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IOSR Journal of Humanities and Social Science (IOSRJHSS)ISSN: 2279-0845 Volume 1, Issue 1 (July-August 2012), PP 14-20www....
Conflicting Sovereignty issue in outer space: An Analysis of the current existing conventions Vis a    meaning thereby no ...
Conflicting Sovereignty issue in outer space: An Analysis of the current existing conventions Vis a   It provides interna...
Conflicting Sovereignty issue in outer space: An Analysis of the current existing conventions Vis a       VI.        The S...
Conflicting Sovereignty issue in outer space: An Analysis of the current existing conventions Vis a “ is a principle ...
Conflicting Sovereignty issue in outer space: An Analysis of the current existing conventions Vis a10.2.     Cyber-terrori...
Conflicting Sovereignty issue in outer space: An Analysis of the current existing conventions Vis a                       ...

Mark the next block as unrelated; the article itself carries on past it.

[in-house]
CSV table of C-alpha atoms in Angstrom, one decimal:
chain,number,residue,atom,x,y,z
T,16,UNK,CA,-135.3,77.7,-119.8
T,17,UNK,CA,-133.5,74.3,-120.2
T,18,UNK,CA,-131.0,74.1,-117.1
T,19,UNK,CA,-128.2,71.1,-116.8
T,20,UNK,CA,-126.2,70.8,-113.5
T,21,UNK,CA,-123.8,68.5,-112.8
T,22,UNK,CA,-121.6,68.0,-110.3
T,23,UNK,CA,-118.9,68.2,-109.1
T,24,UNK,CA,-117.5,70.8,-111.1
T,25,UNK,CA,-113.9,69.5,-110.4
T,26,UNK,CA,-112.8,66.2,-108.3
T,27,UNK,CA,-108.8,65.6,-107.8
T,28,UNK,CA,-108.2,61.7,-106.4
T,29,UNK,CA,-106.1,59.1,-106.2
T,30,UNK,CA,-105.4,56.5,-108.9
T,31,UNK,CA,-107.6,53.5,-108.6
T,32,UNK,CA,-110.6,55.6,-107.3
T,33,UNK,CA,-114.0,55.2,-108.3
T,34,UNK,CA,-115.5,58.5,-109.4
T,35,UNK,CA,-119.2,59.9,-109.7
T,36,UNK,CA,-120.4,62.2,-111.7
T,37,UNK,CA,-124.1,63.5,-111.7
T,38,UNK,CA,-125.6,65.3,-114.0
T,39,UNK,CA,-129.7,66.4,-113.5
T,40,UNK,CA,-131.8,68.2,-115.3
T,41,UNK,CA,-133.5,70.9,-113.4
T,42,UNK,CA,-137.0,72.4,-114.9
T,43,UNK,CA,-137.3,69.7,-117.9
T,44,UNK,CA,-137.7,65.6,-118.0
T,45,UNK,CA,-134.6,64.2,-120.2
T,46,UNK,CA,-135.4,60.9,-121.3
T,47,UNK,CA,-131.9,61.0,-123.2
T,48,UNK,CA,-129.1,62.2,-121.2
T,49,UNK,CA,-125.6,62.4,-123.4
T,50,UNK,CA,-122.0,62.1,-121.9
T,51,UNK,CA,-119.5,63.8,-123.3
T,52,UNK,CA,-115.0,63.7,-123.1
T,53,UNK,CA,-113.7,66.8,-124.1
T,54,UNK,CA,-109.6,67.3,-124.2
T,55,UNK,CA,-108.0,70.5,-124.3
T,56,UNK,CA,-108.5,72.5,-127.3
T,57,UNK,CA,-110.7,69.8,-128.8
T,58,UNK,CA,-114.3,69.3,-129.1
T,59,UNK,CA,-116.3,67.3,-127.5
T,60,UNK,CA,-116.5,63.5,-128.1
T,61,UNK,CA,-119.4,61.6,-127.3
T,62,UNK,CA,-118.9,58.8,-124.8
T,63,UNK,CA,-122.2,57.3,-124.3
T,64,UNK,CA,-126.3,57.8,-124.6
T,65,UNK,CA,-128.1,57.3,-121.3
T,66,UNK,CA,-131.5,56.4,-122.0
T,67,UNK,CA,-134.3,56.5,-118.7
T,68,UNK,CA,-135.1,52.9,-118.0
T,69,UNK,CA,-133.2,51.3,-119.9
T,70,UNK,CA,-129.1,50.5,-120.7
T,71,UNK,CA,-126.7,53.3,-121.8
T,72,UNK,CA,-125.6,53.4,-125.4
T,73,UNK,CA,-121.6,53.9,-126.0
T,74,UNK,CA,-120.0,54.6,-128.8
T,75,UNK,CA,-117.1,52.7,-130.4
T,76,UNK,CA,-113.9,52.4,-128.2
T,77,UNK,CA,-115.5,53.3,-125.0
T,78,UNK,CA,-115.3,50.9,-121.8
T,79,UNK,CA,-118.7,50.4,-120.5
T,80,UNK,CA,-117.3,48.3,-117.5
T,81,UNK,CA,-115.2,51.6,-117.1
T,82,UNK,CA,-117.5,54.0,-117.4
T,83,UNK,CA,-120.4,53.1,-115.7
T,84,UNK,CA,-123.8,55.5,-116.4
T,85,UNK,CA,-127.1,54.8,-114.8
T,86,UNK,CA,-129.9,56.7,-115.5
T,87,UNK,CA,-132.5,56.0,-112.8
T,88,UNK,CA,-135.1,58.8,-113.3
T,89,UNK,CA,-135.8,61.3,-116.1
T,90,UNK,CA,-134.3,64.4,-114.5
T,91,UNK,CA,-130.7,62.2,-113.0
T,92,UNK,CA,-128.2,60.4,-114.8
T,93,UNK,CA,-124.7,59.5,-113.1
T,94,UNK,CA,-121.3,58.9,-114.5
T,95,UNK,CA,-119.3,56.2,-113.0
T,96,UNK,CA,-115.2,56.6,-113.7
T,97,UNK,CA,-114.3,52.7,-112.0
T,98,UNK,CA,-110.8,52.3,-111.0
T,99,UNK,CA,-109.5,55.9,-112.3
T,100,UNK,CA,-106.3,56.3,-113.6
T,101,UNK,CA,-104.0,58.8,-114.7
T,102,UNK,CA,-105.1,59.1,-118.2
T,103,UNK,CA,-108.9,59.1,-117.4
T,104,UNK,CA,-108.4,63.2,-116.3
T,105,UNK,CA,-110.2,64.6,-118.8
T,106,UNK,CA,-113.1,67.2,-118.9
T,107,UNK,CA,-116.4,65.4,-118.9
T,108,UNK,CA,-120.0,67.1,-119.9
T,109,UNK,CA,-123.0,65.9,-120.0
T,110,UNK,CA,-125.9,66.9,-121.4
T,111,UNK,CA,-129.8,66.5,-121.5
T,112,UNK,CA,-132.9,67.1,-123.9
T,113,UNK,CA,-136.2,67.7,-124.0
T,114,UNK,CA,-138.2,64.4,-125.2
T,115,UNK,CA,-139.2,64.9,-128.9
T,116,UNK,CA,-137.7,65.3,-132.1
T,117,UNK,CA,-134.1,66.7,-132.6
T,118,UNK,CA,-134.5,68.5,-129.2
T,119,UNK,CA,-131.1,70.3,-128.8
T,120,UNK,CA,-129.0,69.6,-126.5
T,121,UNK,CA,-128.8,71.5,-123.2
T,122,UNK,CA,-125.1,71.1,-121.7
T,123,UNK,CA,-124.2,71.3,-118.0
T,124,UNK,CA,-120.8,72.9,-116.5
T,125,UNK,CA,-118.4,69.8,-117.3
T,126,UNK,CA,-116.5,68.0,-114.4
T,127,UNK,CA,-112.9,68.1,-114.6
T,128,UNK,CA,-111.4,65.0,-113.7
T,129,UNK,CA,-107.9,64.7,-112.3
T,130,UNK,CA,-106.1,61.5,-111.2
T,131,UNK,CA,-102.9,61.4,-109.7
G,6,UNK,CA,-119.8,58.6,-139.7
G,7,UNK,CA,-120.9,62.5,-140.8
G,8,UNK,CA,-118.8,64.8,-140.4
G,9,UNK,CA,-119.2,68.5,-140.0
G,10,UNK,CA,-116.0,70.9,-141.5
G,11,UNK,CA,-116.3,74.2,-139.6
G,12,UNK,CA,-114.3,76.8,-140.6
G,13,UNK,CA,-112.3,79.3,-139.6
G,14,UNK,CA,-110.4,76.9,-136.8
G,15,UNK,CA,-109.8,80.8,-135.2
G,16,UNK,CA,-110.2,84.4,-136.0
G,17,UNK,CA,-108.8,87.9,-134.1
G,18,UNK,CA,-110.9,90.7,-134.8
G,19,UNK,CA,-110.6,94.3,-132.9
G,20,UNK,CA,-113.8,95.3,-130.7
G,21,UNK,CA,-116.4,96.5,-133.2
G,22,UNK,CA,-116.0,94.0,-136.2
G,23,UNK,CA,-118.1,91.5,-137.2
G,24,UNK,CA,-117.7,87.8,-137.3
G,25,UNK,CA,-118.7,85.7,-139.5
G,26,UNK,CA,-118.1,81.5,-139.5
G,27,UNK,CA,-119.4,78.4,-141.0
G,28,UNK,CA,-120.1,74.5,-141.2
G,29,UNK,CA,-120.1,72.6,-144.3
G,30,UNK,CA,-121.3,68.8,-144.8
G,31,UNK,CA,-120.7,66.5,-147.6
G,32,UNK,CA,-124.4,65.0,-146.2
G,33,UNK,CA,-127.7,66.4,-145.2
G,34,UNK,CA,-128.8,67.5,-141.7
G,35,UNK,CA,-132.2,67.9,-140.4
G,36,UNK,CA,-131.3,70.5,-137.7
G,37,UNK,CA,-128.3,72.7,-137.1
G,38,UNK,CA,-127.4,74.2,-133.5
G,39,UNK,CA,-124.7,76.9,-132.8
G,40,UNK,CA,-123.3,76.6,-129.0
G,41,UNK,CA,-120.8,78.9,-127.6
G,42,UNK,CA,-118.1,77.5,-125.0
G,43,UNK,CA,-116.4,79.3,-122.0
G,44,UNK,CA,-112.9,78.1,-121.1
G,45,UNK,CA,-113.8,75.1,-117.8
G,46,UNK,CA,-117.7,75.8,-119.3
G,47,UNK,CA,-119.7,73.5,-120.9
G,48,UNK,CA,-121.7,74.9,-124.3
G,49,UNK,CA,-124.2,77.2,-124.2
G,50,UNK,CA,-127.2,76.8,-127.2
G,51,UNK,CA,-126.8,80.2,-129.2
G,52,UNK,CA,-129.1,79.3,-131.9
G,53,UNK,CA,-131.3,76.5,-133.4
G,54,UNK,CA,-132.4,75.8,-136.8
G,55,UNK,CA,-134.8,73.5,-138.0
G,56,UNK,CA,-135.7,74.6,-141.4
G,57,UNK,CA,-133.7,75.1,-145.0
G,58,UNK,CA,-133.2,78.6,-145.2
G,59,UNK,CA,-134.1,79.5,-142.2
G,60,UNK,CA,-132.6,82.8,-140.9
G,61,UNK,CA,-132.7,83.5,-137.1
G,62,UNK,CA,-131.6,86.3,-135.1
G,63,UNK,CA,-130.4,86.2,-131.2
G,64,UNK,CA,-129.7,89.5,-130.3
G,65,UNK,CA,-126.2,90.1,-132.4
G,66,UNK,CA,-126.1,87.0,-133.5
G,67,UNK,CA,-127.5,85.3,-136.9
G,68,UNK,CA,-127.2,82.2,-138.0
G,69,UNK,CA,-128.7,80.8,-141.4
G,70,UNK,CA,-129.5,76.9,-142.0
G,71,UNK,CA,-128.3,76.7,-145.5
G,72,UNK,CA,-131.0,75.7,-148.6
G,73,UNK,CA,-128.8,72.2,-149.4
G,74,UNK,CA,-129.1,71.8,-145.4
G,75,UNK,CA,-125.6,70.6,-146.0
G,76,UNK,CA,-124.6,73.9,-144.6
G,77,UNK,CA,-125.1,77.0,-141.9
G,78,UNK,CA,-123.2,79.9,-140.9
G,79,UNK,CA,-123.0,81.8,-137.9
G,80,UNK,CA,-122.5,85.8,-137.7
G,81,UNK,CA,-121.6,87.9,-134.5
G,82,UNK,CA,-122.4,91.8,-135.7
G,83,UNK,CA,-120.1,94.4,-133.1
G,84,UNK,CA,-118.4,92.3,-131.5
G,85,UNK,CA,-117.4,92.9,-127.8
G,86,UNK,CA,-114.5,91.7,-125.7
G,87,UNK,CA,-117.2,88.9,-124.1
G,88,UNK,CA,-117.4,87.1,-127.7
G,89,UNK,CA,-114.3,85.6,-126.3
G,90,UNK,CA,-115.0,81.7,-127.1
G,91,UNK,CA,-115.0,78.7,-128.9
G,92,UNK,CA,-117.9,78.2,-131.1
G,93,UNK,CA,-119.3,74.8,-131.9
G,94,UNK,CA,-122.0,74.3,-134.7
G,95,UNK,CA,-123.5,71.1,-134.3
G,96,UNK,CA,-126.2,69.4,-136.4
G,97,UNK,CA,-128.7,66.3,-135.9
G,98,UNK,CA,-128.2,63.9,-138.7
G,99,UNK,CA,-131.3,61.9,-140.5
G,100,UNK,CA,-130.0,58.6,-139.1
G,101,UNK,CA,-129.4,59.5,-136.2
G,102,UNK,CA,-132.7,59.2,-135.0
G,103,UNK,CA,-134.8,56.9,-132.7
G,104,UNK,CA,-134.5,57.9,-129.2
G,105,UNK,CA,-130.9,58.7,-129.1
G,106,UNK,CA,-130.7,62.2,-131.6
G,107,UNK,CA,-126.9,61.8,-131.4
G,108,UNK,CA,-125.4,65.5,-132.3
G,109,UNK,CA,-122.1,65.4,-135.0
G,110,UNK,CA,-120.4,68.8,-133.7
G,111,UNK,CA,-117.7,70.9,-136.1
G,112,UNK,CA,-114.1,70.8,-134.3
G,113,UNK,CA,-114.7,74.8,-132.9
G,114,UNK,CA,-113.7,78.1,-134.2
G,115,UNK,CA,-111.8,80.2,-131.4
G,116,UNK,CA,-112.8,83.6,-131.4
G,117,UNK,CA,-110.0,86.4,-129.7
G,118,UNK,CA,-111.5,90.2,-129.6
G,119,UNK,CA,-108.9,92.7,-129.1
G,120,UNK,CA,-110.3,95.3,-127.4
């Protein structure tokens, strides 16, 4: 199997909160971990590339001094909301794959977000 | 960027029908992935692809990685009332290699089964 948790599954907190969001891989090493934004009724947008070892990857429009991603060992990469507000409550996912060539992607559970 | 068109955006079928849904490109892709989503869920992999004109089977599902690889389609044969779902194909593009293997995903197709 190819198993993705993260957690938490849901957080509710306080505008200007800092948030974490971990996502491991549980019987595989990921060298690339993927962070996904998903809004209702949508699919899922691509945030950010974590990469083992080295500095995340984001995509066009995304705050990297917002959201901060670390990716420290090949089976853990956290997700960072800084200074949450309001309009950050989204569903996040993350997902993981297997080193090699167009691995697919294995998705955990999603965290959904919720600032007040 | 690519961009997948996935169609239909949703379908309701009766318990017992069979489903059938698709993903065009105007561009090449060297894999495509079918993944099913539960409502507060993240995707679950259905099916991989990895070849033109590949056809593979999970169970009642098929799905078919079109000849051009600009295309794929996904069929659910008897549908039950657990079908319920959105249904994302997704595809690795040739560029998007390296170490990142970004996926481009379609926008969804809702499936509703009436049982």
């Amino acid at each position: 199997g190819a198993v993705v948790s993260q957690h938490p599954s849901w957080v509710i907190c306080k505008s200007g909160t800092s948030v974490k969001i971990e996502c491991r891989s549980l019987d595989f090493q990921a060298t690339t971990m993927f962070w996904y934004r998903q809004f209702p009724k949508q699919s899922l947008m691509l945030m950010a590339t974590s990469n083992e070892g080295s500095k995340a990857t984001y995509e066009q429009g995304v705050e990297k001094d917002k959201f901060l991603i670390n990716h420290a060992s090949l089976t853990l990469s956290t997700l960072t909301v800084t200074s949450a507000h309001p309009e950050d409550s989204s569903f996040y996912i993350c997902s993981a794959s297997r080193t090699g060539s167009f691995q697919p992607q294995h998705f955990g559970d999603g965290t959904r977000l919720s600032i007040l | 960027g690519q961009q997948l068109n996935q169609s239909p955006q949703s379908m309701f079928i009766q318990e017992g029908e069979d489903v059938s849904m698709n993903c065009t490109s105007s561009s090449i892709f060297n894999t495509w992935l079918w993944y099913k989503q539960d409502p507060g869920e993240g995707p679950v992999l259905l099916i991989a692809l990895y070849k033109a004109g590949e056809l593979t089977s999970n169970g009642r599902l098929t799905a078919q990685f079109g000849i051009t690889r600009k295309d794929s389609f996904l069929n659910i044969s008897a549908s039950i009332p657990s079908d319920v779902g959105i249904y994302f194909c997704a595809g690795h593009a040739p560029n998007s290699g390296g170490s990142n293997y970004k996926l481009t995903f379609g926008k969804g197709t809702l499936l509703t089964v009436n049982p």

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  1. 1. IOSR Journal of Humanities and Social Science (IOSRJHSS)ISSN: 2279-0845 Volume 1, Issue 1 (July-August 2012), PP 14-20www.iosrjournals.orgConflicting Sovereignty Issue in Outer Space: An Analysis of the Current Existing Conventions Vis a Vis Impediments and Challenges. 1 Rangam Sharma, 2Sukhvinder Singh DariAbstract: This paper seeks to highlight the current status quo of the space law legislations and throws a lighton its efficacy. It also tries to answer the debatable question of sovereignty through analysis of several treaties.The next part of the paper provides a piece of critique on the governing regulations. The paper in its next partdeals with issues such as Militarisation, Star wars Asteroid mining and various facets of space terrorism thathave emerged as latest challenges in the recent times. The paper concludes with certain sets ofrecommendations that entirely that can be used to harmonize the current regulation and decelerate the rate ofambiguity involved.Keywords: Outer Space treaty, The Moon Treaty, Star wars, Militarization, Liability, challenges, Spaceterrorism I. Introduction: “We live on the shores of this tiny world, the third planet of nine circling an average star, the sun;This universe is more vast than one can ever imagine”. With the development of scientific knowledge, man hasfathomed the ocean and covered the air space. After 1957, there was an extensive use of the outer space and animmediate need for a law that could govern such activities was felt. Even after the unending tussle, everynation have at least resulted in a consensus that no state enjoys an absolute sovereignty on the space abovethem till infinity. There are several reasons why a comprehensive space legislation has to be formulated andproposed. The two developments i.e. extraordinary dependence in space activities and the growingconvergence of interest which have radically changed the dimension of the purely national interest are fewreasons why the an immediate need for space law was felt. Till, many years nothing; not even a single guidingprinciple could be propounded. However the gray area didn‟t go unnoticed for long1. The first United Nations conference on outer space (i.e. UNISPACE-I) was held in August 1968; Thiscommittee discussed in length, the issues pertaining to remote sensing, nuclear power, definition and limitationof the word „outer space‟ etc. This committee acted as an ignition and chains of conferences followed it. Manytreaties were brought in light and were ratified by many nations2. Now, we were in a better position thanbefore. We no more had to wander clueless, looking for an answer. The various treaties has already given the skeleton of a legitimate framework that can efficiently governthe space. All we need to do is to strike the right structure and formulate a legislation that can be followed byevery nation. Looking at the advancement in the space laws; procrastination in this regard seems dangerous.The most eminent jurists worldwide have accepted that we need laws where the word „Must‟ is more oftenused than the word „May‟ i.e. we are in need of a rigid law something that doesn‟t leave any scope forambiguity3. II. Analysis of Outer space Treaty: 1967, marked a grand success in the field of space law. A comprehensive treaty with 17 articles wasfirst time brought in front of all the member countries of the United Nations: the Outer Space Treaty. This wasthe first commendable effort that gathered a lot of limelight because of its extensive scope, pragmatism andfuturistic approach. A detailed analysis of the entire treaty is as follows: Article 1 of the treaty claims that the exploration can be carried out in outer space (inclusive of all celestial body) for economic and scientific development. „Common interest‟ of all the nations would also be considered while such explorations are carried out. Such explorations have to be on the basis of equality1 Multimedia Space Educators Handbook, NASA Johnson Space Center, Houston, Texas 770582 OMB / NASA Report Number S677. See also research in 1975-1978, Edgewater Hospital, Dr. M.S. Mazel,Chicago, Il.23. Multimedia Space Educators Handbook, NASA Johnson Space Center, Houston, Texas 770583 M. BENKÖ, K.-U. SCHROGL (eds.) “Space Law: Current Problems and Perspectives for FutureRegulation”Eleven International Publishing, Utrecht, The Netherlands, 2005 14 | Page